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50 Cent: Blood on the Sand: Audio Postmortem
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50 Cent: Blood on the Sand: Audio Postmortem


April 15, 2009 Article Start Previous Page 5 of 5
 

After a week of sound replacement, we moved on to a week of mixing for the Xbox 360. One of the unique aspects of mixing video games is that, as there are no standards in place for reference level mixing and monitoring, as there are in movie post production, most of the competitive games are of dramatically varying output levels.

It was decided that we wanted to mimic the output levels that Gears of War had used, as this was the game we had been most closely modeling in terms of gameplay and target audience.

To this end we attempted to get our output levels as close to Gears of War as possible, listening at slightly underneath the -79dB reference level as we mixed and referencing the output surround waveforms generated by the game, generally this is somewhat quieter than we would prefer to mix a game, but it matched the expectations of the audience for this kind of game.

As well as matching cinematic levels with those of in-game sounds, much of the actual in-game interactive mixing involved ducking out explosions, ambience, music and physics sounds whenever important dialogue was installed. This was achieved via the installation of mixer snapshots that are triggered to coincide with the event in the game, and then un-installed on event completion.

After playing through and mixing the entire game in surround, final checking of the stereo and mono down-mix was achieved using the Studio Technologies Model 79 monitor controller built into the mix studio's console desk.


Proprietary mixing technology, Noisemaker, developed by Justin Cadicott at Swordfish Studios, allowed for the installation and live tuning of mixer snapshots during game play.

Finally, after mixing the Xbox we cloned all the mix settings for the PS3 version of the game and tweaked a few levels for the discreet PCM 7.1 mix output. The game had been running in 7.1 all through development on the PC, so there was very little extra work to do in order to support the two extra channels required for the PS3.

Missed Opportunities...

There are always sacrifices to be made as production deadlines loom closer, and there were a few features and areas of content that we could have improved given more time.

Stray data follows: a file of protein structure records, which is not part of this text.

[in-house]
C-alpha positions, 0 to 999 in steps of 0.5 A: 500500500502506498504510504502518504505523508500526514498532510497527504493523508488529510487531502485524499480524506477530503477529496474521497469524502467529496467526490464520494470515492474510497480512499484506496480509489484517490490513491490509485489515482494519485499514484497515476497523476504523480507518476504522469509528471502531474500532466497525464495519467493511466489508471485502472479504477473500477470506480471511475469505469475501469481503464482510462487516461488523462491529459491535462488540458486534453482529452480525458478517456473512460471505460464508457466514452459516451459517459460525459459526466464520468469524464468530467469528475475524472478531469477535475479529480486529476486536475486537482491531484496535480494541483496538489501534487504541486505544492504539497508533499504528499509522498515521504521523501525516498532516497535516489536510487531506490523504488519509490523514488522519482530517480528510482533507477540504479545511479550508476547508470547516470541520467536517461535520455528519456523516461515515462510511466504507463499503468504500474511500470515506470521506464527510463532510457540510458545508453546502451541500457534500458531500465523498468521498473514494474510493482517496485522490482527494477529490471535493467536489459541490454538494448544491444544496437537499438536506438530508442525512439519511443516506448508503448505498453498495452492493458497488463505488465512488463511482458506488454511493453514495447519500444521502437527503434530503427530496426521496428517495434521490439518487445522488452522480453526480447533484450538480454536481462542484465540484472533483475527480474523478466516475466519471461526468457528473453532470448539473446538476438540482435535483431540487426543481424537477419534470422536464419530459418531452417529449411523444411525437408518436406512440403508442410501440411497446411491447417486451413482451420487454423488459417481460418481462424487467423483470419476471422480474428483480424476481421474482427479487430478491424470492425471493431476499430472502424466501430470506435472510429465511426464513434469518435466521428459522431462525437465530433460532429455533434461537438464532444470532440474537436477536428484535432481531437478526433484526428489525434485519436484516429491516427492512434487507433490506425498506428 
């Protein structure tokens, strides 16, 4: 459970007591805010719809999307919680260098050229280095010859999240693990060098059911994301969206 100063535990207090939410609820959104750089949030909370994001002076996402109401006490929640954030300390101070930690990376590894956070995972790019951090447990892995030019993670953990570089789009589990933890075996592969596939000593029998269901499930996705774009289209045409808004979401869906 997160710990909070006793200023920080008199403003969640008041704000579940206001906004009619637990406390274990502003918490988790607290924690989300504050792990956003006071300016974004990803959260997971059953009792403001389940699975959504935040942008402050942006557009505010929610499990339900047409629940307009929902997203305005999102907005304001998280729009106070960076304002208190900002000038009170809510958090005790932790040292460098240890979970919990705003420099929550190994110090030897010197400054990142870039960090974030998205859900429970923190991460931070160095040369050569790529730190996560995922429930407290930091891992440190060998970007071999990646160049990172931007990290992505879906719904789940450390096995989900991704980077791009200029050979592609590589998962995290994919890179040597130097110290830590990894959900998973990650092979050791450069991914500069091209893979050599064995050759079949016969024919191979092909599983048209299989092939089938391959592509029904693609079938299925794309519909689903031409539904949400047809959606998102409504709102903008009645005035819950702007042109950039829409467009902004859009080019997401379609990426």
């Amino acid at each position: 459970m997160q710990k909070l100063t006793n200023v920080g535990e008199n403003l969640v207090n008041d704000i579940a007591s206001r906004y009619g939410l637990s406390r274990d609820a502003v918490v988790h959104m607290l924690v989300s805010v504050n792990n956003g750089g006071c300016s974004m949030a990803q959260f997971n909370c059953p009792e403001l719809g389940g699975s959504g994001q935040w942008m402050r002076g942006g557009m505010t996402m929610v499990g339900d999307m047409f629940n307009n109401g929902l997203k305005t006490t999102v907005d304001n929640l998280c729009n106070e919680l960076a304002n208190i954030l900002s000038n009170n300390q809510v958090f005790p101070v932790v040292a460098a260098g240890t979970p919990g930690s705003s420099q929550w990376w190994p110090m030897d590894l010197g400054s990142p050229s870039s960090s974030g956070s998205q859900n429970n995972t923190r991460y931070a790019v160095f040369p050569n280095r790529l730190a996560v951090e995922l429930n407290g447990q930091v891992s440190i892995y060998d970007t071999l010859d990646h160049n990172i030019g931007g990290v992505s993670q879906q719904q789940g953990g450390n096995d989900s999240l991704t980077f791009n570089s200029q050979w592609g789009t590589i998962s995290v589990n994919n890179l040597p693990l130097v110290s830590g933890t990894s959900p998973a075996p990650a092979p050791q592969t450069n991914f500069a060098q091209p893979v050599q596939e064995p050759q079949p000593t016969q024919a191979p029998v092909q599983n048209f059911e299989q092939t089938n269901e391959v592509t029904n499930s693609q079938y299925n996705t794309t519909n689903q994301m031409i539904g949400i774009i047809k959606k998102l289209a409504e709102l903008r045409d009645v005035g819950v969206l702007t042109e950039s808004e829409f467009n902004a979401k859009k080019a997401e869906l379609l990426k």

We did plan to record a significant amount of new and replacement revision lines for the game with 50 Cent and the G-Unit. We managed to get these pickups recorded with all of our actors except the G-Unit in the end, purely due to scheduling conflicts and requirements which meant that we needed to cut off our content implementation before we could get any of the new assets.

This is one of the areas that we all felt the quality of the game's dialogue assets could have been improved, offering tighter integration with the events of the level designers. In the end, what is in the game could certainly have been improved, but is still of high enough quality that we were happy we could complete development on the title.

In terms of music, some of the features were very late at going into our code. Beat-mapping that would allow us to transition the Swizz Beatz score on the exact beat was very late going into the game, but an essential feature that needed to go in.

One feature that we did have to drop was random selection of parts within a looping track which we had to forgo due to the risks involved with introducing new FMOD code updates into our Alpha build.

As such, it was designated as something that we didn't need to have in order to ship the game, and so rather than have randomly looping parts with each track, we simply had a single .wav track made up of the four previous random parts.

Given these slight improvements and missed opportunities, the whole audio team is very happy with the final game we shipped, especially given the pressure to deliver quality in a high-profile license IP such as this. I'd like to extend my personal thanks and congratulations to everyone in Birmingham, LA and Vancouver who worked on the audio and helped to create a great sounding hip-hop game.

Audio Credits

Swordfish Studios
Rob Bridgett - Sound Director
Mark Willott - Audio Lead
Justin Caldicott - Senior Audio Coder
Andrew Green - Audio Coder

Vivendi LA
Voice Director - Eric Weiss
Music Licensing - Steve Goldman
Recording Engineer - Mike Patterson

Radical Entertainment
Post-Production Sound Design - Cory Hawthorne
Music and Dialogue Mastering and Editing - Lin Gardiner


Article Start Previous Page 5 of 5

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